A few students find the chaos absoutely exciting and liberating (can you tell, from their writing, which students these might be?), but most of them find it overwhelming. Of course some of what they are experiencing has to do with their desire for immediate gratification–the impatience we experience as things move ever faster (yup,the topic for another blog post–speed and expectations in the blogging classroom), but some of it is the fact that the nature of the blog is to create entries chronologically first, thematically as an aside. So–I think we’ve hit upon a solution with the new draft blogs for those two monsters. And the students are seeing the need to write better excerpts, better titles, to consider setting in place a rubric. They crave a bit of order, and are finding ways to accomplish it. I also think they will start responding to one another more, to engage in discussions, and to post spontaneously as they encounter art in the world.

Ah, we dreamed aloud this week of having a technology fellows program at Middlebury which would allow us to take a semester off to pursue some of this innovative application of technology in the classroom. I am falling behind…Bandaloop is falling past my window…time to get outside and watch the effect though I do love the intimacy of seeing the fragment, the up-close shot of one or two dancers. They are having such fun–laughing and grinning as they hang upside down, their heads inches from the unforgiving marble walls. They remind me to laugh, too, to PLAY with this medium if it’s the one I’m choosing as my means of expression, to be exuberant and serious all at once: to soar.

Frustrations…(when you see what should be possible…)

We’re into the second week of classes at Middlebury and my bold group of arts writers (those I have managed not to scare out of the class!) has embarked on the semester’s adventure with enthusiasm and some trepidation, I am certain. Frustrations rule at the moment–for me–because even with my intrepid crew of colleagues willing to help me move beyond my technology skill set, I cannot yet get the artswriting blog to do what it must do for the course: have five columns/categories running simultaneously on the homepage, much as columns on a newspaper would do, each listing excerpts from the previous ten postings from each category. Each category would actually be a separate blog with its own categories. And so, irony of ironies, the blogging teacher is teaching sans blog at the moment. Strange feeling indeed.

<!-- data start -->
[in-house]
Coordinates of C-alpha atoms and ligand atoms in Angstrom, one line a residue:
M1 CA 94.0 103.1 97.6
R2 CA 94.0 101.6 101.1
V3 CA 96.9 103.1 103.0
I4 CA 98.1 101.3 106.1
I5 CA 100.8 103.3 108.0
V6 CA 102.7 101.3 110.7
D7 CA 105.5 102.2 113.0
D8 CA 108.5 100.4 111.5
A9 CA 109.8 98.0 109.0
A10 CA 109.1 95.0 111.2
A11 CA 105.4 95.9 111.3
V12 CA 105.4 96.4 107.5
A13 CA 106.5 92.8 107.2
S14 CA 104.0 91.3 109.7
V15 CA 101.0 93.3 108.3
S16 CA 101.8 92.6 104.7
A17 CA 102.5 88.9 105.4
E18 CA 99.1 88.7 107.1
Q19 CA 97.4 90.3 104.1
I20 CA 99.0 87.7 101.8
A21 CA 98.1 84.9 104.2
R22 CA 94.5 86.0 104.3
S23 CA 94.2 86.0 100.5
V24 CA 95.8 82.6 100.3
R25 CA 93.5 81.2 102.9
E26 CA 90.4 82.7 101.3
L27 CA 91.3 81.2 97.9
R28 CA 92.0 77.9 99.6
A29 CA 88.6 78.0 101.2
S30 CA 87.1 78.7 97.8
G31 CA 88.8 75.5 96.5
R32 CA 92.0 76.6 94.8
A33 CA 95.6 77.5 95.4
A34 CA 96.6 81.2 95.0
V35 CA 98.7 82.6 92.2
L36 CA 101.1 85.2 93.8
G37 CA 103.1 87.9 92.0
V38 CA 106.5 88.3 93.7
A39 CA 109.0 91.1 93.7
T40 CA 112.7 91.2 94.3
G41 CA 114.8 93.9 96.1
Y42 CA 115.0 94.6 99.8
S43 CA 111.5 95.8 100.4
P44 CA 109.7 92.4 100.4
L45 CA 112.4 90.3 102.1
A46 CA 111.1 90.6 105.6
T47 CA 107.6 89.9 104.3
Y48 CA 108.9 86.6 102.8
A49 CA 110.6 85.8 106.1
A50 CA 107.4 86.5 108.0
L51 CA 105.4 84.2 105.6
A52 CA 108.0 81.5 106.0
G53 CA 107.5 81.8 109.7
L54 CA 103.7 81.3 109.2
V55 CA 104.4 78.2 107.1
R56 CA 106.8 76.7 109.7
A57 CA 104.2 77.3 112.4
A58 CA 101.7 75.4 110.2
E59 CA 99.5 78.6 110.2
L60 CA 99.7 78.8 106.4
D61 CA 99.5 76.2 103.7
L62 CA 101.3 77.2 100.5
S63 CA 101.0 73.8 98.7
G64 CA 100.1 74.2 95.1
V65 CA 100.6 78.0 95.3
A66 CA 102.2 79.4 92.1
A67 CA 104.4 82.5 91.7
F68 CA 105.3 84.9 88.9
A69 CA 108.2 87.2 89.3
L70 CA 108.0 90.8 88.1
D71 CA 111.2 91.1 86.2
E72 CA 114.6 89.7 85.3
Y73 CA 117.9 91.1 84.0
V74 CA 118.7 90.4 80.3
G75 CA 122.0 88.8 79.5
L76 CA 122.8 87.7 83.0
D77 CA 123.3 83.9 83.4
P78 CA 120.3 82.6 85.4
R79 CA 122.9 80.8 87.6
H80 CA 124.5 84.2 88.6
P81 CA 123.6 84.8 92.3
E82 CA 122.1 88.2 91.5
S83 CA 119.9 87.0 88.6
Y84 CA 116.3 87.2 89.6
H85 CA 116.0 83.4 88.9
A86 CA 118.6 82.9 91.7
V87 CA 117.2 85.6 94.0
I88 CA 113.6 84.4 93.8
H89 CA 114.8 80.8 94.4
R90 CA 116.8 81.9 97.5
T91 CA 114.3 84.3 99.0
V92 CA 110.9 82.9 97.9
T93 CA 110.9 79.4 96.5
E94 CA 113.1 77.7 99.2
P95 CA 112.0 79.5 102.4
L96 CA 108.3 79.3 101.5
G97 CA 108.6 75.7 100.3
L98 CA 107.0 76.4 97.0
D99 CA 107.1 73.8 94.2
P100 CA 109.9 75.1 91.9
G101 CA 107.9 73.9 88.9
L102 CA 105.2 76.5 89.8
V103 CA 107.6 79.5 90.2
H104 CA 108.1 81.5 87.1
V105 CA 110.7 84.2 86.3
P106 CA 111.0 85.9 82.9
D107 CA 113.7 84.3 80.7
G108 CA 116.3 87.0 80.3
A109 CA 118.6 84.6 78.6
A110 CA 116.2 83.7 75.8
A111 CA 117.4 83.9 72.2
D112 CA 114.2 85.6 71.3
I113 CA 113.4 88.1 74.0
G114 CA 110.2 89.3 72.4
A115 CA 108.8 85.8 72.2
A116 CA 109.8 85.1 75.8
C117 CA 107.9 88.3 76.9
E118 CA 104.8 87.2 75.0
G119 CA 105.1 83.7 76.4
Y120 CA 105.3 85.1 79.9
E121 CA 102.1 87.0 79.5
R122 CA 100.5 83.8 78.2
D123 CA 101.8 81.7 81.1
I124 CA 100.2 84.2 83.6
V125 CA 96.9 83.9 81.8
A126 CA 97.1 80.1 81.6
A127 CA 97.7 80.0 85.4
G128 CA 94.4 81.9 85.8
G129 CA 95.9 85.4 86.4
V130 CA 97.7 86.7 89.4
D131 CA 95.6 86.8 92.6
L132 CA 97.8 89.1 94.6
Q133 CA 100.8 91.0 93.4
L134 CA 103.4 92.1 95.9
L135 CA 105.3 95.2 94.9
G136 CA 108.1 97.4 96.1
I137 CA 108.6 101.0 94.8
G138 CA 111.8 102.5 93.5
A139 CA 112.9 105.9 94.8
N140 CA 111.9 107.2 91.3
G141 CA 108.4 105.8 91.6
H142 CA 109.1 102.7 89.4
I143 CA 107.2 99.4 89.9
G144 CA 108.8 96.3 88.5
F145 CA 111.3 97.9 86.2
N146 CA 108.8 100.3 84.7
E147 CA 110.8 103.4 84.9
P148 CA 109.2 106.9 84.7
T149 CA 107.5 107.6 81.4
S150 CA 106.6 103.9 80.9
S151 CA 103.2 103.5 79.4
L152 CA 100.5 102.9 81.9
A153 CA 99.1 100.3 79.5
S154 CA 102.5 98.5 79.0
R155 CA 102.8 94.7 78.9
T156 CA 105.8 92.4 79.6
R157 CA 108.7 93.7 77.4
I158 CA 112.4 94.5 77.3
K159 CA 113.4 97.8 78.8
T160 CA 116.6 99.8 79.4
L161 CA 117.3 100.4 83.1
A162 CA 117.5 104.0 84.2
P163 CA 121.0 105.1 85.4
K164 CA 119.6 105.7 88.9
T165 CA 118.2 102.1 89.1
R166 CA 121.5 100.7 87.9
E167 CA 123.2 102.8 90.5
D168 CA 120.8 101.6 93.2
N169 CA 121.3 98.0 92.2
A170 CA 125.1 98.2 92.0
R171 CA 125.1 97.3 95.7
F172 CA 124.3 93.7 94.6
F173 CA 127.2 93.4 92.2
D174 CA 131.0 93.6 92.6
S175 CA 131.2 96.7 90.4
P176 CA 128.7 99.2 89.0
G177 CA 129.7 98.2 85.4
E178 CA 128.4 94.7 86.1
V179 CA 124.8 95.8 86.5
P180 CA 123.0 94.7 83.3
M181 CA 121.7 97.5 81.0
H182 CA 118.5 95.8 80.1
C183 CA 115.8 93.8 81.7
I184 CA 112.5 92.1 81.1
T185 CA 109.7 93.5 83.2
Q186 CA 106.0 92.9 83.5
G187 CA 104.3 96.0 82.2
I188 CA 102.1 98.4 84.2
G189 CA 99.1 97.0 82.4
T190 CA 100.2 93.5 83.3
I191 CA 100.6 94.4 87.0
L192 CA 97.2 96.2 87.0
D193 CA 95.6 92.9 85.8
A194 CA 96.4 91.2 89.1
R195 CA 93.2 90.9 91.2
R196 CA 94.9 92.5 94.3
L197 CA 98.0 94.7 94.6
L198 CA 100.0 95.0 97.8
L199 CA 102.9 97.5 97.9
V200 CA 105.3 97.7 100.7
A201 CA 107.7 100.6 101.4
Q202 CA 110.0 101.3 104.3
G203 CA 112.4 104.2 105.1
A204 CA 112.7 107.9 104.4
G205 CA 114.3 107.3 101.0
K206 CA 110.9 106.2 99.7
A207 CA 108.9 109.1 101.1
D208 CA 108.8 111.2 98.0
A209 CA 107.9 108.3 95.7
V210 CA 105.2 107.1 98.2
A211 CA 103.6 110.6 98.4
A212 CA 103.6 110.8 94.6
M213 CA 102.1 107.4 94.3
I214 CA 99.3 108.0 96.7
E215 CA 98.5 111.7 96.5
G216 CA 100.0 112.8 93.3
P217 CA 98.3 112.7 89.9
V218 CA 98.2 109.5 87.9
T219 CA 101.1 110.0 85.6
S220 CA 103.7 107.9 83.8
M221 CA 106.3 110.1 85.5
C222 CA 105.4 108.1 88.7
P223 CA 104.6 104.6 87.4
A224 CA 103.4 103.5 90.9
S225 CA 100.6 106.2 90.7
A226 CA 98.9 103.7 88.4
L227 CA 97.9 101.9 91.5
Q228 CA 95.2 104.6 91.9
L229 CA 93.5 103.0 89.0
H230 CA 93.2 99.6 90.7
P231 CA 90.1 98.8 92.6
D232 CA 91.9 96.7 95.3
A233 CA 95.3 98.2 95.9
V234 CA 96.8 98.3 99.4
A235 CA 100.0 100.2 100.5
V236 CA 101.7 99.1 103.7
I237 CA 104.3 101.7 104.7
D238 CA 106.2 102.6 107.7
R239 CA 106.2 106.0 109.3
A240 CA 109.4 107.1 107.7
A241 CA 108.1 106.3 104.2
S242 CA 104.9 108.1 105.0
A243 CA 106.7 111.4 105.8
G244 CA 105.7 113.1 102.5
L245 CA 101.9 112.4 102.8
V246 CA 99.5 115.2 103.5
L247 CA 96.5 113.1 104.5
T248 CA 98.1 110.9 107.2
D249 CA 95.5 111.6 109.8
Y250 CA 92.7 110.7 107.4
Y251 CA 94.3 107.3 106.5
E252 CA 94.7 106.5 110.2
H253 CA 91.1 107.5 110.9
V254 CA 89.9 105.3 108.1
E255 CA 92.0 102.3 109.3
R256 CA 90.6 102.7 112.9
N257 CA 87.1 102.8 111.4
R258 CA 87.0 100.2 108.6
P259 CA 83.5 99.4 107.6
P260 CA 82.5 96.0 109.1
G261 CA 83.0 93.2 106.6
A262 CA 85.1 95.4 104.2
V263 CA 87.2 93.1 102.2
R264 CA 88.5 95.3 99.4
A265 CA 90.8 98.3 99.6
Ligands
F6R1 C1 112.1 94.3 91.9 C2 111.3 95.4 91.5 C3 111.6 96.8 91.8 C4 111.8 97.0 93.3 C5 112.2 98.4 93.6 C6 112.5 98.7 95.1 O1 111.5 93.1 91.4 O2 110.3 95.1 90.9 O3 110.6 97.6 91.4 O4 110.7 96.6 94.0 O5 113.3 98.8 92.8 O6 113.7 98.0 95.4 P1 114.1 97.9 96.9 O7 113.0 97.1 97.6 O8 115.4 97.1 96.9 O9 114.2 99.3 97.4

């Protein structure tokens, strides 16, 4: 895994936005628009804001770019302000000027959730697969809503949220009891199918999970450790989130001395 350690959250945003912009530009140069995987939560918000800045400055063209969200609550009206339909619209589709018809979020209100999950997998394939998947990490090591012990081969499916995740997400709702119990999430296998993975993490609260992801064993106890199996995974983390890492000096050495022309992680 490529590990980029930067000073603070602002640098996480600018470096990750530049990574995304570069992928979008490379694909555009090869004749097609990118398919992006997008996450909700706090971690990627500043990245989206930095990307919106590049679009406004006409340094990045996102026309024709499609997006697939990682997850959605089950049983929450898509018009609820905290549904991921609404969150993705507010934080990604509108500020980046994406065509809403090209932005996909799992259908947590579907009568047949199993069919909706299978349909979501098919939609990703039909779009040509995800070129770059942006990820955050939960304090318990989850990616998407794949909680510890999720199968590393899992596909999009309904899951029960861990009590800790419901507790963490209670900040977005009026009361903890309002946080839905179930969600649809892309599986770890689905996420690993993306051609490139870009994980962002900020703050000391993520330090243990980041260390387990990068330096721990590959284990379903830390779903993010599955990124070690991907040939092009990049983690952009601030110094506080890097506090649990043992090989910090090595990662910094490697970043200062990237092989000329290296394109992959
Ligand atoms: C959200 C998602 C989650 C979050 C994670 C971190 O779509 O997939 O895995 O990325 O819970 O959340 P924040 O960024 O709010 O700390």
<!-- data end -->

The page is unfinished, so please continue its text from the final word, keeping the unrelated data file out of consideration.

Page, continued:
Just as my students should be connecting with each other both in and out of class–frequently–whenever each of them wishes to find others in the class through their writing– to create the essential webbing of our learning community, we are only coming together in class, twice a week. They have no access to one another’s work (other than through paper copies) and so are not able to connect slowly through sampling and reflecting and commenting and posting and then returning again and again to prior postings to see the movement, the growth. I want them to know each other as writers and thinkers in as sustained and deep a fashion as is possible in a twelve-week semester (during which they have many other demands on their time and interest), and to do that I have found the blog invaluable.

In a way this set-back forces me to look at classroom blogging in the face once again, to question my direction and the pedagogical underpinnings of the work, to re-evaluate why I need to go this far with the blog, for instance, by essentially running five blogs within one. It sends me back to my Blogtalk paper, testing my conclusions.

Already, several times outside of class, I have wanted to point to websites or to discussions about arts writing, something that I can certainly do using email, a flat, unsatisfactory means of connecting simultaneously to the students and to their work. Via email I can ensure that they will not miss out on observing some of the most interesting developments on the web, some of which I’ve written about in previous postings about Archinect’s blogging experiment and about the art collective, dispatx, coming out of Barcelona, for example (one of the organizers of which left me a thought-provoking comment a couple of weeks back questioning how far blogging should go–if we had hit the threshhold and were suffering from an overindulgence of blogging, a blogging surfeit, a glut, overkill) and others, such as Paul Klein’s new venture in Chicago, Artletter.com. Yes, I can point to those sites via email. What we lose without the blog is the ability to respond and reflect in an ongoing, fluid and connected manner through links and archives and multiple new postings. The conversation isn’t preserved as effectively and doesn’t enter the larger hypertext document of the blog as a whole.